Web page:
# Differential equation

## Homework Statement

Make the following change of variables:

$$x = r \cos \theta$$

$$y = r \sin \theta$$

and integrate the following equation:

$$(xy'-y)^2 = a(1+y'^2)\sqrt{x^2+y^2}$$

## The Attempt at a Solution

First it's worth noting that the equation $$x^2+y^2=a^2$$ (even without changing variables) is solution for the above differential equation.

Now, making the substitution of variables, I'm able to reduce the equation down to:

$$\left(\frac{dr}{d\theta}\right)^2 = \frac{r^2(r-a)}{a}$$

Looking at this equation, we see that if we take either r=0, or else r=a, then we get:

$$\frac{dr}{d\theta} = 0$$

$$r(\theta) = K$$

which, indeed, fitting w/ the "boundary condition" r=0 or r=a, gives us a consistent solution.

My question is: is this the "correct" way to solve the equation? Just by looking at the equation and making a "guess" that happens to work? Or is there a more "formal" way to take the equation:

$$\frac{dr}{r\sqrt{r-a}} = \pm\frac{d\theta}{a}$$

and "derive" the "correct" solution?

With respect to what do you differentiate? i.e. what does ' mean? Derivative w.r.t x or some external time, or else?

In the original equation, differentiate y wrt x.

That is:

$$y' = \frac{dy}{dx}$$

My question is not so much about how to do the change of variables..

That I'm pretty sure I can do.

My question is more that, once I do the change of variables, I get an expression like:

$$\left(\frac{dr}{d\theta}\right)^2 = \frac{r^2(r-a)}{a}$$

or, perhaps "simplifying":

$$\frac{dr}{r\sqrt{r-a}} = \pm \frac{d\theta}{\sqrt{a}}$$

My point only is that this seems like a very difficult form to integrate (if it's possible to integrate at all... is it??)

And, going back to the first equation above, I "know" that I'm looking for a solution which is a circle, and indeed I "notice" that if I take r=a, then the right hand side of this equation becomes zero, and the left hand side likewise becomes zero, and so r=a becomes a "solution" of the original equation.

My question is only whether this kind of "guessing"... i.e., looking at the equation and then noticing which solutions "work" just by inspection, is a valid way to "solve" the equation. After all, r=a does "solve" the equation, and it's the "solution" I'm looking for, but is there a more rigorous way to get there?

My answers are "pretty much" and "no". Pretty much that's what you do to solve equations. You try things. Sometimes many things before you get it right. And certainly the more you solve, the better you get at it and can recognize patterns and other means of solutions to help steer you in the right direction. Surely the $x^2+y^2$ lends itself to a possible "try" of polar coordinates. This happens to work in this case.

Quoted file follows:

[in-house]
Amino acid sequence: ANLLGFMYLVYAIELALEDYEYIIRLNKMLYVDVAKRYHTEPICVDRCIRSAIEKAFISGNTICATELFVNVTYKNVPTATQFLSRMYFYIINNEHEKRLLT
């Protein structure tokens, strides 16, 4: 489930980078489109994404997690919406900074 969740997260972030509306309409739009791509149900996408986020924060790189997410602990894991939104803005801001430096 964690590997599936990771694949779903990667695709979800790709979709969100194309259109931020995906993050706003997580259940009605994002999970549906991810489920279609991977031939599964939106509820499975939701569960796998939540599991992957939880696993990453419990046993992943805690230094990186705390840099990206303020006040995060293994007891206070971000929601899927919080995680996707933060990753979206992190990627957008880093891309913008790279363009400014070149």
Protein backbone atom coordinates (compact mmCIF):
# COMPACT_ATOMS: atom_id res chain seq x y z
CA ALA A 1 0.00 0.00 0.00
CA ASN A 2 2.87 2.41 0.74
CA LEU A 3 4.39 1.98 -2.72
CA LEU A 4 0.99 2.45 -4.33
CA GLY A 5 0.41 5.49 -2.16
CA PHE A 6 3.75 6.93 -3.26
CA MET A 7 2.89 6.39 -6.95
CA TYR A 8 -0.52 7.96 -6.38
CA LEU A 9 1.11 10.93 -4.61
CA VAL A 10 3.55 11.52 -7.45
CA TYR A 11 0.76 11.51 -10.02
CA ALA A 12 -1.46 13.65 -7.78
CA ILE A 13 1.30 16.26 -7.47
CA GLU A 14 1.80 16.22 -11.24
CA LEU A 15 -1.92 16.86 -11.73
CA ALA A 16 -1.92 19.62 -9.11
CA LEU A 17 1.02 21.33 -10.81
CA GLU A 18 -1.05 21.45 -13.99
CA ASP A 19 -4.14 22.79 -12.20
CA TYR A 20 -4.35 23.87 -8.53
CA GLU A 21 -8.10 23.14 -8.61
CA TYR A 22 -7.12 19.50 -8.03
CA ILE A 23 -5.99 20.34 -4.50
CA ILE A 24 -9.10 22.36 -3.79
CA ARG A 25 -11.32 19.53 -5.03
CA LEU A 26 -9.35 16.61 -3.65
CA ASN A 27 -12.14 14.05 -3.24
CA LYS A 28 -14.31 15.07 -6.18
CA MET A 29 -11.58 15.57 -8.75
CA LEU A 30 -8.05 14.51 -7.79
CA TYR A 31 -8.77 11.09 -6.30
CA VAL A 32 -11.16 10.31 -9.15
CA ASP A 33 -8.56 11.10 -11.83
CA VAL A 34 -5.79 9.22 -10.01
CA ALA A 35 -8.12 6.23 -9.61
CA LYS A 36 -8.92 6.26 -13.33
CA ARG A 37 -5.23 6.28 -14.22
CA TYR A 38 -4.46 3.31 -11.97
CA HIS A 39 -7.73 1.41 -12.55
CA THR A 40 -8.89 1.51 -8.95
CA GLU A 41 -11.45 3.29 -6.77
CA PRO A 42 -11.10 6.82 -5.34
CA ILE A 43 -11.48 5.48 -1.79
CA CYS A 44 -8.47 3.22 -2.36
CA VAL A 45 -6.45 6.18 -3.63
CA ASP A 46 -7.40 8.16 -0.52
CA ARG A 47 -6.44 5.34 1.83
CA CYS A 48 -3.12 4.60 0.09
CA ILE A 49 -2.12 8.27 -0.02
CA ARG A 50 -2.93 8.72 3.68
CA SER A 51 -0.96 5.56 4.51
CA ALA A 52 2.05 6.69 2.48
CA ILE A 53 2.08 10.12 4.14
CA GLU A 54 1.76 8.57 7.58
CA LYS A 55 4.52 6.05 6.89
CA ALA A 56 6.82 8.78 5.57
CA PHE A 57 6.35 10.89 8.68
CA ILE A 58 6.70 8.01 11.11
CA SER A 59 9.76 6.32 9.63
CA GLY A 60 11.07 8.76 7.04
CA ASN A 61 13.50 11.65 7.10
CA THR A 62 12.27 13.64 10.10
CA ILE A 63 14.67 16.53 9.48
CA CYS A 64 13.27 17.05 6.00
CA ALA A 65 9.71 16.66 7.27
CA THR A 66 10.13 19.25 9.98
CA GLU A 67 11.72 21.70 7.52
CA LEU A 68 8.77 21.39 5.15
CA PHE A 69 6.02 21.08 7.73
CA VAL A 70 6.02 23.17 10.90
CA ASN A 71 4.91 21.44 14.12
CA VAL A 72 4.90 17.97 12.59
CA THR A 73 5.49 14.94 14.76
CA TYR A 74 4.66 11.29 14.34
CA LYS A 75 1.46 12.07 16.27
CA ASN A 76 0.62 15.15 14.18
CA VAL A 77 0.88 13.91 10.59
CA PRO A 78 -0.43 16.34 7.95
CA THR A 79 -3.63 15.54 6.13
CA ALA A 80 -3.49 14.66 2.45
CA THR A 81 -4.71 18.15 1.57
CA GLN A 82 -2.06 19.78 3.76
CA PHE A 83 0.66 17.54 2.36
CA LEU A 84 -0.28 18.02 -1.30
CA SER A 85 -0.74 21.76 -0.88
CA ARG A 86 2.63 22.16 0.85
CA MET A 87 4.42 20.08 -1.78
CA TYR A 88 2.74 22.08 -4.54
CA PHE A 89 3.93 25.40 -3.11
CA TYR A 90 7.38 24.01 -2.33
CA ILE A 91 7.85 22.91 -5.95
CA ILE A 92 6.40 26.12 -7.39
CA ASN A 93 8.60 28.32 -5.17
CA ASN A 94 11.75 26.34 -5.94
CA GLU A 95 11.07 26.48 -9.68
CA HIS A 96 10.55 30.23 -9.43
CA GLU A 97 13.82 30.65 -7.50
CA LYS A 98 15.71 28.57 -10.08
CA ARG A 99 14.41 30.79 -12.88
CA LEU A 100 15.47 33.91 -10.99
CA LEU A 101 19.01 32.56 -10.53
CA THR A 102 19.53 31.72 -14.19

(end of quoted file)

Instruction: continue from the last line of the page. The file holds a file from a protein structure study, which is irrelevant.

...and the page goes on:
And no, it's not too difficult to integrate:
$$\frac{dr}{r\sqrt{r-a}} = \pm \frac{d\theta}{\sqrt{a}}$$
and solve for r. Just integrate both sides, add const of integration, keep the $\pm$ where it needs to be.

Dang it! I can't even integrate that left side. Now guess what I'm going to do? Well, I can look in my Calculus text book for similar problems and probably work a few of this or that one. Then I could just ask Mathematica to solve it. The Mathematica solution will have a particular form. Now, why is that? So I could then look in the Calculus text for that particular form and often that is enough to figure out how to do it. But as you see, I'm tryin' things. :)

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Yes, so according to Mathematica the form works out to:

$$\int \frac{dx}{x\sqrt{x-a}} = \frac{2}{\sqrt{a}}\tan^{-1}\left(\sqrt{\frac{x-a}{a}}\right)$$

which is fine. I think that answers my question.

I have another related question though. This whole question/thread is taken from a relatively old work on Differential Equations (Ince, published in the early 20th century). The full problem statement is as follows (I'm going to highlight the part I don't understand in red):

Prove that every curve whose ordinate, considered as a function of its abscissa, satisfies the differential equation:

$$(xy'-y)^2 = a(1+y'^2)\sqrt{x^2+y^2}$$

where a is a constant, has the following property: If H is the foot of the perpendicular from the origin O upon the tangent at any point P of the curve, and Q is the foot of the perpendicular from H upon OP, then P lies upon the circle of center O and radius a.

Change the variables by the substitution:

$$x = r \cos \theta, y = r \sin \theta$$

and integrate the equation thus obtained.

The bit about changing the variables and integrating is what we've been discussing, and I'm pretty sure I understand that ... but the "if/then" statement there (highlighted in red) doesn't seem to be complete. It gives a condition for "Q", but then doesn't mention Q further. It's a bit confusing (to me).

It's easy enough to draw a perpendicular from the origin to the tangent emanating from a point P on the curve, and to call this point H. And it's easy enough to drop another perpendicular from the point H back onto OP, and to call the point of intersection Q. But without stipulating any further conditions on Q, how would you get that P has to lie on a circle?

As I said in the original post, it's clear that the equation for a circle satisfies this differential equation, but I'm not sure how you can derive the same from the "analytical geometry" question that is posed above in red.